The Ingenio executive says that the Yellow Pages market in the U.S. generates more than a $15 billion in annual revenue. He maintains that pay-per-call could grab as much as 6%, or nearly $1 billion of this, by 2008. Just last month, Ingenio announced a partnership with, a search engine that just went live with its telephone-meets-the-Web offering.
At a recent growth-stock conference in San Francisco, FindWhat's CEO, Craig Pisaris-Henderson, was excited about his search engine's new pay-per-click business powered by Ingenio. Says Pisaris-Henderson: "There are a lot of doctors and lawyers out there. They all have telephones, and they are waiting for a call."
And the more than two-thirds of U.S. businesses without Websites now can be reached with the help of the Web.

Tuesday, September 14, 2004

ClickZ News: FindWhat Launches Online/Offline Performance-Based Ads

ClickZ News: FindWhat Launches Online/Offline Performance-Based Ads

By Kevin Newcomb September 14, 2004 today added a pay-per-call lead generation service, allowing companies without an online presence to take advantage of its performance-based search offering.
"Pay-per-call is really the first performance-based solution out there that allows offline businesses to participate in the online paid search world," said Rick Szatkowski, senior VP of the network and private label services.
The pay-per-call model is one of the ways online advertising players are trying to attract smaller local businesses. Google offers locally targeted ads through its AdWords program, but there's no offline component. Yahoo!'s Overture division's contribution is its Local Match sponsored search product, which includes individual Web pages for each advertiser. Several online yellow pages providers also offer performance-based ad offerings, but none of them yet offer a similar pay-per-call product.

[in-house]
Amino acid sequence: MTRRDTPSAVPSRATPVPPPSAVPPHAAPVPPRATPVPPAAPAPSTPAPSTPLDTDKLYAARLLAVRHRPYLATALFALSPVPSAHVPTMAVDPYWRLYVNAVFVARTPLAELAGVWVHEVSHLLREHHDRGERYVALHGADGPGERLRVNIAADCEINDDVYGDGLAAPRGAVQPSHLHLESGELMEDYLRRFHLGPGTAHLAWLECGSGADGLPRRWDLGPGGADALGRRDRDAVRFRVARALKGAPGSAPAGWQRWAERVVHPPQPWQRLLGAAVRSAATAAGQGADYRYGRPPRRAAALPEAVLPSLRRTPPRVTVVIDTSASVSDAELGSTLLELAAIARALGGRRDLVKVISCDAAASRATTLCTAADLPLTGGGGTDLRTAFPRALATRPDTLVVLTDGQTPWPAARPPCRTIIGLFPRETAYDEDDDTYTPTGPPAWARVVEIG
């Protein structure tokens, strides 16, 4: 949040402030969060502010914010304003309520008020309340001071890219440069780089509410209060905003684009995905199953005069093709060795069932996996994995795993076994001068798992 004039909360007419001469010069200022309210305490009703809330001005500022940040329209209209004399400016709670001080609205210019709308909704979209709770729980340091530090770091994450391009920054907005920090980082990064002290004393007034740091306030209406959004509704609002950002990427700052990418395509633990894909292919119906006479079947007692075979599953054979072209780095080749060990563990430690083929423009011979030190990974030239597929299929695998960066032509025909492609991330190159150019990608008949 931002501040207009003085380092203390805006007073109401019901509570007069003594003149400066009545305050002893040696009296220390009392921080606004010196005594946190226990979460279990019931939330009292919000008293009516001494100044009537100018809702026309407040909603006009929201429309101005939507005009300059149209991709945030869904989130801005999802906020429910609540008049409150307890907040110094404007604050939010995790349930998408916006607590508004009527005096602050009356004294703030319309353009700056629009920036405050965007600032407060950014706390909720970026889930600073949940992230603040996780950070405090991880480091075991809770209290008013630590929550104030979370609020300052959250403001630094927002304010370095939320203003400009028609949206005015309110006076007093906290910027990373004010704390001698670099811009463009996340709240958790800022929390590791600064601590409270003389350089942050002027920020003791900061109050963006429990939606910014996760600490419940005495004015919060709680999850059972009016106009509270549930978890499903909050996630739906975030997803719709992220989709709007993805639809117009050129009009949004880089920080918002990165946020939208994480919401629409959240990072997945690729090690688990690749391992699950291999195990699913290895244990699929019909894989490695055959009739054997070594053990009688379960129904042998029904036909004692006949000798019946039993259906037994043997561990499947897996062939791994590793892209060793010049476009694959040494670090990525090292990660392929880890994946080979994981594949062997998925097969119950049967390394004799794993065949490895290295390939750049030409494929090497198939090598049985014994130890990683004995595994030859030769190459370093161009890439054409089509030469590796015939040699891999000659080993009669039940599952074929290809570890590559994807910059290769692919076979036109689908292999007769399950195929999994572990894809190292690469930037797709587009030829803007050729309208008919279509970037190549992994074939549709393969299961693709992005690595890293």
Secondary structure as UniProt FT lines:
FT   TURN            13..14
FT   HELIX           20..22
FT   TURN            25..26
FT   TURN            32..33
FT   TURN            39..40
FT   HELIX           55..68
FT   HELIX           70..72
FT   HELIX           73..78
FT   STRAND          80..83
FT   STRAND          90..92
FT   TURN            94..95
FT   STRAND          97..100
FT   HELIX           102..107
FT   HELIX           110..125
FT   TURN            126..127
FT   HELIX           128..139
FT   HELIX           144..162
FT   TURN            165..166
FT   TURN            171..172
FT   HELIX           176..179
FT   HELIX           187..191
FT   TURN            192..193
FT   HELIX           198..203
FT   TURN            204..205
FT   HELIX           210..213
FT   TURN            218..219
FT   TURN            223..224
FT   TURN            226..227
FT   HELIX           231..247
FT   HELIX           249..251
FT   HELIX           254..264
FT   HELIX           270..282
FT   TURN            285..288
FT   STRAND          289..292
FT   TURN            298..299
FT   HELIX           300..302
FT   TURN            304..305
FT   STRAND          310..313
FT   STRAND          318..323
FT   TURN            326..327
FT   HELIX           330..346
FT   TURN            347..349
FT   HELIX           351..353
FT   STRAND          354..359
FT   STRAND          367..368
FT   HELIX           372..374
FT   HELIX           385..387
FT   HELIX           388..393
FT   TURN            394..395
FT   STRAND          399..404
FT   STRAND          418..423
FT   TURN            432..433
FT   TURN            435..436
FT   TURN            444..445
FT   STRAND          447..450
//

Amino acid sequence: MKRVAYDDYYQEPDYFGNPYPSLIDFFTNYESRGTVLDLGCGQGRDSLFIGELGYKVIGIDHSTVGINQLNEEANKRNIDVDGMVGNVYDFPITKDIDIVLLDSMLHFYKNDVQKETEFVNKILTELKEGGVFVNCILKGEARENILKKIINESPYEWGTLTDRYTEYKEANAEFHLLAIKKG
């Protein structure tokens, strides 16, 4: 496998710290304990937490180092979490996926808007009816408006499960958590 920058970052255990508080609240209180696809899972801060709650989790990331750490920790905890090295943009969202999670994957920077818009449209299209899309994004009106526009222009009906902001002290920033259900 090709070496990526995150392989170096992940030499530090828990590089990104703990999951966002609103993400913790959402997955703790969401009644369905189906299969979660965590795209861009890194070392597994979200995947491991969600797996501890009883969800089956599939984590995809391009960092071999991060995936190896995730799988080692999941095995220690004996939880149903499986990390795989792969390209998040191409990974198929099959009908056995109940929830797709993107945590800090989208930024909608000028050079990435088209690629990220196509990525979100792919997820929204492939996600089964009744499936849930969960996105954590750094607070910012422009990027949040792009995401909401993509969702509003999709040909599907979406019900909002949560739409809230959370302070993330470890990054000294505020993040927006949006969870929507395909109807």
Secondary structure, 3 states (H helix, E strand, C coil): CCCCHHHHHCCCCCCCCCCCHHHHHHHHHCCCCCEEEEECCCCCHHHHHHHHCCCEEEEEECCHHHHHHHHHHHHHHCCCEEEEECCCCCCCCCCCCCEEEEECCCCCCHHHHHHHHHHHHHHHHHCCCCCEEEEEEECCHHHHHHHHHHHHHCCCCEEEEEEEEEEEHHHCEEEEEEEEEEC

As with's pay-per-click service, advertisers bid for placement in search results which are displayed on sites in the Network, which includes portals such as Excite, NBCi, and MetaCrawler, along with Yellow Pages directory The placement of the pay-per-call ads on the page will vary on each distribution partner's site, though FindWhat intends that the ads be kept separate from existing pay-per-click ads to avoid confusion.
Instead of bidding on keywords, as in the pay-per-click service, advertisers bid on relevant categories and choose the geographic area where they want their ads to show. Advertisers only pay when someone calls a trackable toll-free number included in the ad copy, as opposed to the pay-per-click service where advertisers pay whenever someone clicks on their ad. The minimum bid for pay-per-call is $2, compared with $0.05 for pay-per-click.
"It's a significantly higher price point per event than pay-per-click, but there's a reason for that," Szatkowski said. "The call occurs later in the buy cycle."